Broward News

Two 23-Year-Olds Die in Wellington Wrecks

UPDATE, 3:41 p.m.: The original post had incorrect information about the first crash. It's been fixed, and comment from the PBSO has been added.

Two 23-year-old men were killed in Wellington less than 12 hours apart, according to police.

The first happened at about 4:30 p.m. Saturday -- James Duemig was driving westbound "at a high rate of speed" on Wellington Trace on a Suzuki GSXR motorcycle when 18-year-old Emily Berns attempted to turn left onto Wellington Trace, pulling in front of Duemig, according to police. Duemig, less than two miles from home, smashed into the driver's side of Berns' 2001 Nissan Maxima, flew off the bike, and was pronounced dead at the scene.

Berns, who was less than a mile from her house as well, was uninjured. A spokeswoman from the Palm Beach Sheriff's Office said investigations into vehicular deaths can take up to six months before charges might be filed.

The other crash happened at 4:40 Sunday morning, when Maxwell Katz lost control of his 2001 Acura TL on Aero Club Drive near Grumman Court. Traveling south, he spun off the right side of the road; the Acura "broke into several pieces" when it hit a tree, according to the accident report, and Katz was ejected and pronounced dead at the scene.

According to data from the Florida Department of Highway Safety and Motor Vehicles, more drivers in the 20 to 24 age bracket crashed in 2010 than any other age group. In addition, while drivers in the 15 to 19 age group were more likely to be involved in a crash, the 20 to 24 group was more likely than any other to be involved in a fatal crash, with a rate more than 20 percent higher than the 25 to 29 age group.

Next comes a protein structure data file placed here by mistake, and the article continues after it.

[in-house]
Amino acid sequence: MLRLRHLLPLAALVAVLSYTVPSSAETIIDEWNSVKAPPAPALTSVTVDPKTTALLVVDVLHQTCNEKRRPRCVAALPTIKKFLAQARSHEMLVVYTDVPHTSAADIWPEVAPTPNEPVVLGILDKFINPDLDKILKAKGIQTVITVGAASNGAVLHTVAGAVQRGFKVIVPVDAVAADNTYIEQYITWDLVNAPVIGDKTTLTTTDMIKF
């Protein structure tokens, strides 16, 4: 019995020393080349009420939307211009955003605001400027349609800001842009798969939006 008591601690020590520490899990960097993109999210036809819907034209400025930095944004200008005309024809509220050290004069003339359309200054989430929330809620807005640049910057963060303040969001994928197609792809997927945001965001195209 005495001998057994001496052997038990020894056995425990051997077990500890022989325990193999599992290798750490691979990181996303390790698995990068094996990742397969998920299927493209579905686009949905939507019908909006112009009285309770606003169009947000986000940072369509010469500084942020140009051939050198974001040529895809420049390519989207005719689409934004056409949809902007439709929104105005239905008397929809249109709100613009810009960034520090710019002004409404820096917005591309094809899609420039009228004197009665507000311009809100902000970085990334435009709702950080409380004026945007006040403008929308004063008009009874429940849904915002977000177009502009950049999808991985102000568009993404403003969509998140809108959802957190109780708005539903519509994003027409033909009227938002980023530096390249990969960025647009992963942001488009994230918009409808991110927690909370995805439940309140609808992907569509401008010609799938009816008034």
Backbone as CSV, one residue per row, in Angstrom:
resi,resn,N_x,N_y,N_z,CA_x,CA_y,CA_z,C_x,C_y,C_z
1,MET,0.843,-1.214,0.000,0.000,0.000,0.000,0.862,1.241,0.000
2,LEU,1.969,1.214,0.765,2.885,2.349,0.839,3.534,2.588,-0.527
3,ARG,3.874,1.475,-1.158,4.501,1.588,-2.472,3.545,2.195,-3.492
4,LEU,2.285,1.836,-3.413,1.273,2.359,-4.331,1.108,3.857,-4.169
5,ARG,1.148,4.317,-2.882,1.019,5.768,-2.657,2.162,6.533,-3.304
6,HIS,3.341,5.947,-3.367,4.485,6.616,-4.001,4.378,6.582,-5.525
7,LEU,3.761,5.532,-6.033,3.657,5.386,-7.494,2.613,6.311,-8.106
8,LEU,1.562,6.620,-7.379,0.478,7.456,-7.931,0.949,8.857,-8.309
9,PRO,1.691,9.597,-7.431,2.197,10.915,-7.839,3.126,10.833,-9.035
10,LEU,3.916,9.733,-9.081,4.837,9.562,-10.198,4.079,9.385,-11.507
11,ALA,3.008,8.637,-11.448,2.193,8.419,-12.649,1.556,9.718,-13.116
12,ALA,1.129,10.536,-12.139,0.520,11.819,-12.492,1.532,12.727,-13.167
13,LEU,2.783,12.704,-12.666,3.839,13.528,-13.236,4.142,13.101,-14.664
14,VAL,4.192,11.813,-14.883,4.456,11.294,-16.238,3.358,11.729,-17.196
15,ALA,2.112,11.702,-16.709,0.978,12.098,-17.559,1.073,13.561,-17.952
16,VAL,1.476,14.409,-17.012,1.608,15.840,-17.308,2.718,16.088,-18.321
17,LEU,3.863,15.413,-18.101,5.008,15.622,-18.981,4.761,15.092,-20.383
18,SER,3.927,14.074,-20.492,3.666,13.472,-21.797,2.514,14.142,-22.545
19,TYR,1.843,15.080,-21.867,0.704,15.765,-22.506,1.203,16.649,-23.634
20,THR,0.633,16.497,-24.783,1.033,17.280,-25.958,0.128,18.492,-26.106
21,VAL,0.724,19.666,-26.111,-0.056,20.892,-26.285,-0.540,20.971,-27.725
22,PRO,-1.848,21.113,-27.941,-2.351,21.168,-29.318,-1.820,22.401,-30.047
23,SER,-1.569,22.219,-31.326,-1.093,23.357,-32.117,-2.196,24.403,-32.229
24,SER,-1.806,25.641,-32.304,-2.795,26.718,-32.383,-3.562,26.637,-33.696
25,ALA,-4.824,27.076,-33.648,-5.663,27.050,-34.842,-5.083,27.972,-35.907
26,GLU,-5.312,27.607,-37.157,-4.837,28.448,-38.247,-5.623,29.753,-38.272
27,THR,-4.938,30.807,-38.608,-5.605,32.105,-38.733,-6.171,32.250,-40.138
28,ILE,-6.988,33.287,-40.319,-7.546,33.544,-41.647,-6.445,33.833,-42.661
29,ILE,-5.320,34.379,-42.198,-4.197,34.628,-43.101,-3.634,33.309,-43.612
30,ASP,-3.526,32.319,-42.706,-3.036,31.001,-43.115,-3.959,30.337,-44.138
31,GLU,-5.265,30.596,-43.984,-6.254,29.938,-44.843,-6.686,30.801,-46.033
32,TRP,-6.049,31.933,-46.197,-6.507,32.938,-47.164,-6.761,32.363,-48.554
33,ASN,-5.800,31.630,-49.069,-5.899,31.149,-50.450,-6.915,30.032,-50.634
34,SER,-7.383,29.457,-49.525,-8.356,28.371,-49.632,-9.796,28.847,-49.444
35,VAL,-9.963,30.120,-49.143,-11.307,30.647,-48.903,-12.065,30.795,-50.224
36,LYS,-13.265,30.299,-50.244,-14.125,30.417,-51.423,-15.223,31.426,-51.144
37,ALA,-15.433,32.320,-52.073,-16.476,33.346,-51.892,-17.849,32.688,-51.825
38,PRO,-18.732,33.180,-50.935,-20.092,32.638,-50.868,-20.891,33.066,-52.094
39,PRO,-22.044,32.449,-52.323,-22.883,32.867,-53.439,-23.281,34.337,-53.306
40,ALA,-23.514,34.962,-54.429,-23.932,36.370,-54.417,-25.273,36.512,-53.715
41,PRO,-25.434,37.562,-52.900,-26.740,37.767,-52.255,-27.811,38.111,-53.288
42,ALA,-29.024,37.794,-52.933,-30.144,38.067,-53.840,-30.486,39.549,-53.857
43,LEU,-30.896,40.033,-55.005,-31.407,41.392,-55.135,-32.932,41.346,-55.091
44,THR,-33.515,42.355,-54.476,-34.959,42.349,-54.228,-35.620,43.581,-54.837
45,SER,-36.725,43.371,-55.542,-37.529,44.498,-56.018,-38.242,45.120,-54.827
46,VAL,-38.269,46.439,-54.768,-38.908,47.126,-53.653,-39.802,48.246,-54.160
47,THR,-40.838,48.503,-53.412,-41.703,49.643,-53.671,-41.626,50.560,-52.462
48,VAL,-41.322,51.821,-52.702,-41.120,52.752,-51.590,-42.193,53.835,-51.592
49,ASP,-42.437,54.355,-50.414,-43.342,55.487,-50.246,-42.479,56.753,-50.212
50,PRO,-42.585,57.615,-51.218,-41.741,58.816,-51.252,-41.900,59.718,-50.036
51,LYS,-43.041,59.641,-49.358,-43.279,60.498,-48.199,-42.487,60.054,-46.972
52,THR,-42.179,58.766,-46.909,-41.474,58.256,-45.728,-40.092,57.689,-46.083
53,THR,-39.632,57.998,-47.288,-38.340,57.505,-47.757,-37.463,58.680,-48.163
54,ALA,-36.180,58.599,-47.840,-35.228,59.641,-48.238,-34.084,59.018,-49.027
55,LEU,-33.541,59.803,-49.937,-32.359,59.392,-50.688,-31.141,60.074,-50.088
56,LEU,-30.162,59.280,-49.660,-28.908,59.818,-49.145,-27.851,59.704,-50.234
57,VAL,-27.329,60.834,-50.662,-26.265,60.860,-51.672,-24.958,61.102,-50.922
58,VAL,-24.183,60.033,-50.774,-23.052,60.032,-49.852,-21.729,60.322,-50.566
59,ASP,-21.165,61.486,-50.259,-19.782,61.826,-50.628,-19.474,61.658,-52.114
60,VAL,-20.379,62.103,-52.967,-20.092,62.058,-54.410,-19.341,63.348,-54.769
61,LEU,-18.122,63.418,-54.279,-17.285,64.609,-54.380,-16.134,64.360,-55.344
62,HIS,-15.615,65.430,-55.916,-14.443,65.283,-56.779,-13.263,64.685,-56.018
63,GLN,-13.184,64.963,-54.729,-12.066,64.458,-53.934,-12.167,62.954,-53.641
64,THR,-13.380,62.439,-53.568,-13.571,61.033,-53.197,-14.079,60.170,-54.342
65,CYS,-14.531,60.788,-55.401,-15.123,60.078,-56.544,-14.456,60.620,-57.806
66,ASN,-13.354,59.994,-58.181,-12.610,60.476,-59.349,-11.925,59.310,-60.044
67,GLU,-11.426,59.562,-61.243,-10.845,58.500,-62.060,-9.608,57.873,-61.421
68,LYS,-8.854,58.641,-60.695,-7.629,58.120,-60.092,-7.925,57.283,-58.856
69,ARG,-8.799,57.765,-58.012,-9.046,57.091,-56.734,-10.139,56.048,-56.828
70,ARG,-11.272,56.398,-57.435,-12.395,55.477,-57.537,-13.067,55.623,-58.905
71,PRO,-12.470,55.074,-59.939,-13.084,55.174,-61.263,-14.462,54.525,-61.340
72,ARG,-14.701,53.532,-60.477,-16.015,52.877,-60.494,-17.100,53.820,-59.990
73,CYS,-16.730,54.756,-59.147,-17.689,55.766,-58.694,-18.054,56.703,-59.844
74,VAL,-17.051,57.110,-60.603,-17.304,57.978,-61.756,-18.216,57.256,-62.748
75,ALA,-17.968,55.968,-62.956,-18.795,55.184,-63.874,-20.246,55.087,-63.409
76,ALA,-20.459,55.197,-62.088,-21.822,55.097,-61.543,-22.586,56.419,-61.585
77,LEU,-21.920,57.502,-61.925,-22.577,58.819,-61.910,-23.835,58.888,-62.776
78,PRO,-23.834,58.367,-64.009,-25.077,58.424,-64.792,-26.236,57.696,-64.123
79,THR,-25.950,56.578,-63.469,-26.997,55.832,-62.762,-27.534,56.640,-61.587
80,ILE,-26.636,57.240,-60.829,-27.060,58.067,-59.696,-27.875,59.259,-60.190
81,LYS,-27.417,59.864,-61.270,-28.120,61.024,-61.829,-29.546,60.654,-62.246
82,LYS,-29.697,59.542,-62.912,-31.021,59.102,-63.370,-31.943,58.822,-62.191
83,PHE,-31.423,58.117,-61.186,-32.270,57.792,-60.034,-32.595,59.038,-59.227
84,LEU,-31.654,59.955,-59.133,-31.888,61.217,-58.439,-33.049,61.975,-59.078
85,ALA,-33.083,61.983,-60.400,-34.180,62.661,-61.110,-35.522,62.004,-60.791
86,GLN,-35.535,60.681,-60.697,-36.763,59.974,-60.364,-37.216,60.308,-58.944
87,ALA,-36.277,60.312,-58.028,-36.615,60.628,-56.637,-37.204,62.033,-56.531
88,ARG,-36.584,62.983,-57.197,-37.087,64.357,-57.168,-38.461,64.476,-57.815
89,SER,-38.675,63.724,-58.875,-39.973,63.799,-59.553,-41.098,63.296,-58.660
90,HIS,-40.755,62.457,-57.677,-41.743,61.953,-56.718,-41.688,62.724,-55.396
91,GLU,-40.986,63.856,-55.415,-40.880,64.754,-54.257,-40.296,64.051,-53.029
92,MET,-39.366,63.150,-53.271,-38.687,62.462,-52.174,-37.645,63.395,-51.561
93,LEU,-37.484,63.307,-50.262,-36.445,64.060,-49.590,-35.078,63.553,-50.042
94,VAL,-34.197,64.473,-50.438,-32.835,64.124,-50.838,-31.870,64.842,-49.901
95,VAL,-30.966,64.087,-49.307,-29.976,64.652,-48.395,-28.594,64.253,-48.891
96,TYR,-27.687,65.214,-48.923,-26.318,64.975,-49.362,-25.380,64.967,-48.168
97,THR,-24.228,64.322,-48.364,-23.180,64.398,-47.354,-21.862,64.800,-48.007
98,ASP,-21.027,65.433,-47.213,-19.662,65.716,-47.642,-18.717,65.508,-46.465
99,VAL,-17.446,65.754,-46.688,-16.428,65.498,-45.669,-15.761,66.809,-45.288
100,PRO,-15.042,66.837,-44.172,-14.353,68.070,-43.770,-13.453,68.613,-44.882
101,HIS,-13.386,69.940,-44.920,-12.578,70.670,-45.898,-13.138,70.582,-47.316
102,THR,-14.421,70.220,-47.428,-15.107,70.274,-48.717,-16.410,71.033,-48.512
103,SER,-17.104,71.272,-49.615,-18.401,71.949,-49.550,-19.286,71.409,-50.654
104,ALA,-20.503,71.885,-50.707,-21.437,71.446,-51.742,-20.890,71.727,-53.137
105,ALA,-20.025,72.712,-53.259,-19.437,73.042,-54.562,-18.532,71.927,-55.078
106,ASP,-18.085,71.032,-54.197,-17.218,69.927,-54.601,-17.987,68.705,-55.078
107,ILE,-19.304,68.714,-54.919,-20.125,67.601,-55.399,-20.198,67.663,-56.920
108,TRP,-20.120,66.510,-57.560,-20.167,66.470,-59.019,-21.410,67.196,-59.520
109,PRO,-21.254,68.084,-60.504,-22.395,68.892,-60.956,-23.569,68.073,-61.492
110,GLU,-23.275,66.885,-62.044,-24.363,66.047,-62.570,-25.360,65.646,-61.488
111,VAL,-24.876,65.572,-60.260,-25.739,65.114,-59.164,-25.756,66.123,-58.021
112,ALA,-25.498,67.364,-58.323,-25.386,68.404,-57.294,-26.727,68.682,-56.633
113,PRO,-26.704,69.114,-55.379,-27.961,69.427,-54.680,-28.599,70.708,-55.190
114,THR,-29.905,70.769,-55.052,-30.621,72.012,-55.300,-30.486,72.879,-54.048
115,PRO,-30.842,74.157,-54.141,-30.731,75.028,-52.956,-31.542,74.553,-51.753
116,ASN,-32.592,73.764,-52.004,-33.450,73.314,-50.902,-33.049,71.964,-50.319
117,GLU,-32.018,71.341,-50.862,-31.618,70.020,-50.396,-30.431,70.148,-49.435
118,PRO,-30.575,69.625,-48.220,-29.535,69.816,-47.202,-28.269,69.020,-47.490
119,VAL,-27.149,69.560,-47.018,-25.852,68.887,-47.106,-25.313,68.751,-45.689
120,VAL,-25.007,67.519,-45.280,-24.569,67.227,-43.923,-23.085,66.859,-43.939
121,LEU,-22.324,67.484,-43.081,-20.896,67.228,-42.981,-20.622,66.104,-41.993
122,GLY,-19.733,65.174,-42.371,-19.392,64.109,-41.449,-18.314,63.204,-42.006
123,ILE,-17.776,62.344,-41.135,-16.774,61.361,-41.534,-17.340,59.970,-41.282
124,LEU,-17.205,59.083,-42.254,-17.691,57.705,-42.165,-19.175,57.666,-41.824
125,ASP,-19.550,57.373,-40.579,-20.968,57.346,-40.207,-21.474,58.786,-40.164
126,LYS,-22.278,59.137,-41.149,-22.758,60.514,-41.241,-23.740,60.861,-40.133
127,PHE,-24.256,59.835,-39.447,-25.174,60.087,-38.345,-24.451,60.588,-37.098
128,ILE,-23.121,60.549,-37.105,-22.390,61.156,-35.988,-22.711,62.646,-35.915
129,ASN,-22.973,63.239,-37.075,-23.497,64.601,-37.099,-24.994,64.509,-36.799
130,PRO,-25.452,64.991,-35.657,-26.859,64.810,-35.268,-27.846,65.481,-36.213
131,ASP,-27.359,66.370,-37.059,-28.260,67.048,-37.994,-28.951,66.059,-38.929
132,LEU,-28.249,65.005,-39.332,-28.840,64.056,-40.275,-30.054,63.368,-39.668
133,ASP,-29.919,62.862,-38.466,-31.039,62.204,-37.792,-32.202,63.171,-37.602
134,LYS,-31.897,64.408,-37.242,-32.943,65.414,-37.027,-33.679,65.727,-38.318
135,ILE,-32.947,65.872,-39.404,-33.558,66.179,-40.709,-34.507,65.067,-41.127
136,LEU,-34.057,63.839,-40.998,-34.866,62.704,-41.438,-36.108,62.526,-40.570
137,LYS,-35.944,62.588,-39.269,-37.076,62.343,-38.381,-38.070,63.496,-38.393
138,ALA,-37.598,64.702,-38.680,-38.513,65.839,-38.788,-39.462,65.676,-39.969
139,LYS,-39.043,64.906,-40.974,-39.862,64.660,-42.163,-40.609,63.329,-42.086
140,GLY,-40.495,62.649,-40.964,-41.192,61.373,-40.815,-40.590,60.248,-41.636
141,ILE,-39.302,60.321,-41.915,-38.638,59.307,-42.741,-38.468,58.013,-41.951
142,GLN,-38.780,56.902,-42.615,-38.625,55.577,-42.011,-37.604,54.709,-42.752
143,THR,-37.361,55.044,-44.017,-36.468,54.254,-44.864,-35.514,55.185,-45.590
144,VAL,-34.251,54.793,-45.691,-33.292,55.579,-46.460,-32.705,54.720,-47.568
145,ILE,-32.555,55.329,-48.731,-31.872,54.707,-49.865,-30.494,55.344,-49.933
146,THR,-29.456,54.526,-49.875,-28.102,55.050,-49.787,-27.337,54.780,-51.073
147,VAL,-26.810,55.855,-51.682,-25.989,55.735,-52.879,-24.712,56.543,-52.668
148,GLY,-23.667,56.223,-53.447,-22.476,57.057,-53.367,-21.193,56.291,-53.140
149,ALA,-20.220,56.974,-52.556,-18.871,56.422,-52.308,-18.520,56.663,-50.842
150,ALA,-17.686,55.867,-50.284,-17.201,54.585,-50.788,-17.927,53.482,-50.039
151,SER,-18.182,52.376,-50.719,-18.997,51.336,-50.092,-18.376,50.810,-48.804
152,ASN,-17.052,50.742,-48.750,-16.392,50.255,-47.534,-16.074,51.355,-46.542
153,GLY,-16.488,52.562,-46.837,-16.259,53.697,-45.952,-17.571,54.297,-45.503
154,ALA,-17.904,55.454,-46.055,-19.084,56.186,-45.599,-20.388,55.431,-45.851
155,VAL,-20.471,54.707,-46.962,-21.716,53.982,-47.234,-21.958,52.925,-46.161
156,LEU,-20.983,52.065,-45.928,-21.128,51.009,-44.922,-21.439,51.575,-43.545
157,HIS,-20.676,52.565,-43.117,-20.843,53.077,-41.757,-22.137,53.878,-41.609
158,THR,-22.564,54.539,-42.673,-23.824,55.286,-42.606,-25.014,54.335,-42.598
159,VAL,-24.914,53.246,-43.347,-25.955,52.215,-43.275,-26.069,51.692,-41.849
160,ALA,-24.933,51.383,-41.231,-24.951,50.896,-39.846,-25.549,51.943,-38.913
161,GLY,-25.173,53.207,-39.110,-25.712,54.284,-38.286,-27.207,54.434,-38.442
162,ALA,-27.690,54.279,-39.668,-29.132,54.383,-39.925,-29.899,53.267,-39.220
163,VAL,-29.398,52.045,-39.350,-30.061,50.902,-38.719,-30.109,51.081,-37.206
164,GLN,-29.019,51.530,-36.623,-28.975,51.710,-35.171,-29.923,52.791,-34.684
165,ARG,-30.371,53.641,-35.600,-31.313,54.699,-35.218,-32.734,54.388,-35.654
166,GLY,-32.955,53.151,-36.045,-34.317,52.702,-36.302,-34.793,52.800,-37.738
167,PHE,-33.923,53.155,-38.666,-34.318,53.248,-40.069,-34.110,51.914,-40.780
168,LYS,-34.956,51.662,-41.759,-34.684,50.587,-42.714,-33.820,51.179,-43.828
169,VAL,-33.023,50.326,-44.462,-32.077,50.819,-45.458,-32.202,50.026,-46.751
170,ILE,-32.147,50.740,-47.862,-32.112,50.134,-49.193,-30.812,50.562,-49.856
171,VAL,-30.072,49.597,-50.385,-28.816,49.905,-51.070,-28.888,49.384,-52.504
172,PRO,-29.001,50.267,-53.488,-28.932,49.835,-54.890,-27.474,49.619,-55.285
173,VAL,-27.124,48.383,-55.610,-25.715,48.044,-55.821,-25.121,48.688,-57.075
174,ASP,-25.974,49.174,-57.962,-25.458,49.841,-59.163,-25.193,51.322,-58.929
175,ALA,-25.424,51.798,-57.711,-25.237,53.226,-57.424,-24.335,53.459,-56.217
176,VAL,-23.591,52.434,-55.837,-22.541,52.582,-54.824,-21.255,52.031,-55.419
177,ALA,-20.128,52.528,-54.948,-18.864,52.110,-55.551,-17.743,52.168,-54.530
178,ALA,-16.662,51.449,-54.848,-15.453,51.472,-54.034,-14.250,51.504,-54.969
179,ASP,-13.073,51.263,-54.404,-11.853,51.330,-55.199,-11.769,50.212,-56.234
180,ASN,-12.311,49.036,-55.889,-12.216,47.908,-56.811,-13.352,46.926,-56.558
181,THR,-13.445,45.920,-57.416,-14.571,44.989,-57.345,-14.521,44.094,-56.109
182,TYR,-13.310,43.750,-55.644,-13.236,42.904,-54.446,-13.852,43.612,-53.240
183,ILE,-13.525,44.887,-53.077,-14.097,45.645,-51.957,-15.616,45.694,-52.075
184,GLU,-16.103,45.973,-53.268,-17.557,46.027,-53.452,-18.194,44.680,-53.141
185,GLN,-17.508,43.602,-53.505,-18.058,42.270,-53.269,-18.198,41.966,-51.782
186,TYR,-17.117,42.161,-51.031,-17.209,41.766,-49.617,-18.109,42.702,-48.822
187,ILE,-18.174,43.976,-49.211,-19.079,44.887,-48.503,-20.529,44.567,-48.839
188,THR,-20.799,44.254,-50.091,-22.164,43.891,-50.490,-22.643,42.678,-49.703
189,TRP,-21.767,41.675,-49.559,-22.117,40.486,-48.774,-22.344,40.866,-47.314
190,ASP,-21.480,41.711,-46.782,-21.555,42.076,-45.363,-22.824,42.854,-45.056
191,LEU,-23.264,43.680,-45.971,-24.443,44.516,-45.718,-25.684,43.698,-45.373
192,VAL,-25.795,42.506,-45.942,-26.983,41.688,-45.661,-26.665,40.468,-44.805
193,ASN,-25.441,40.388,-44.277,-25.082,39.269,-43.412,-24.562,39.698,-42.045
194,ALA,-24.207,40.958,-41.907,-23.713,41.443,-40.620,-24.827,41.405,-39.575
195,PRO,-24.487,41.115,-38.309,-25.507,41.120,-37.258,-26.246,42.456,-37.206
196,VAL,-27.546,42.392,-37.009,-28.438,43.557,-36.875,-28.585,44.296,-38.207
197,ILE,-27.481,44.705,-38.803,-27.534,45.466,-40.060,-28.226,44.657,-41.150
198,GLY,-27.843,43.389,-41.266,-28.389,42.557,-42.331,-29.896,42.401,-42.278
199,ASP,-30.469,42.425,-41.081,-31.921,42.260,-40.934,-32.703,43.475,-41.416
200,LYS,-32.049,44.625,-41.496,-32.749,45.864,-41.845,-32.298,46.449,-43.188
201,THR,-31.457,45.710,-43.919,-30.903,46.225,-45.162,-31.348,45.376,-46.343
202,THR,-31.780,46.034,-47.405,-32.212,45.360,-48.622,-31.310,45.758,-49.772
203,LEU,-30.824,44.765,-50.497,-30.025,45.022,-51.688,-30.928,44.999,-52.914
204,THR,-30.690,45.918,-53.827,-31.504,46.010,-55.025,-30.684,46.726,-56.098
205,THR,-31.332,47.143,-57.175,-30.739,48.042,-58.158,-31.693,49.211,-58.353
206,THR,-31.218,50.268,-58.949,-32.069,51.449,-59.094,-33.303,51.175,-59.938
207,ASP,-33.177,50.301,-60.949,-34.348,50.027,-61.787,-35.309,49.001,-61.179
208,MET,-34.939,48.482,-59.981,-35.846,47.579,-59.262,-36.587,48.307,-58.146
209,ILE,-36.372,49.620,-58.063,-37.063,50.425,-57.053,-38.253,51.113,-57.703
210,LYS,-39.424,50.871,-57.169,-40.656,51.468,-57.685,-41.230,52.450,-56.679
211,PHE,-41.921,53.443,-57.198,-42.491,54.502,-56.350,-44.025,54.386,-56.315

Here are the 2010 numbers, if you're interested, and the full report below that. There's lots of compelling data in there (plus the revelation that nine Florida residents older than 90 were in alcohol-related crashes).

New Times on Facebook | Twitter 
The Pulp on Facebook | Twitter 
Rich Abdill on Facebook | Twitter | Email

KEEP NEW TIMES BROWARD-PALM BEACH FREE... Since we started New Times Broward-Palm Beach, it has been defined as the free, independent voice of South Florida, and we'd like to keep it that way. With local media under siege, it's more important than ever for us to rally support behind funding our local journalism. You can help by participating in our "I Support" program, allowing us to keep offering readers access to our incisive coverage of local news, food and culture with no paywalls.
Rich Abdill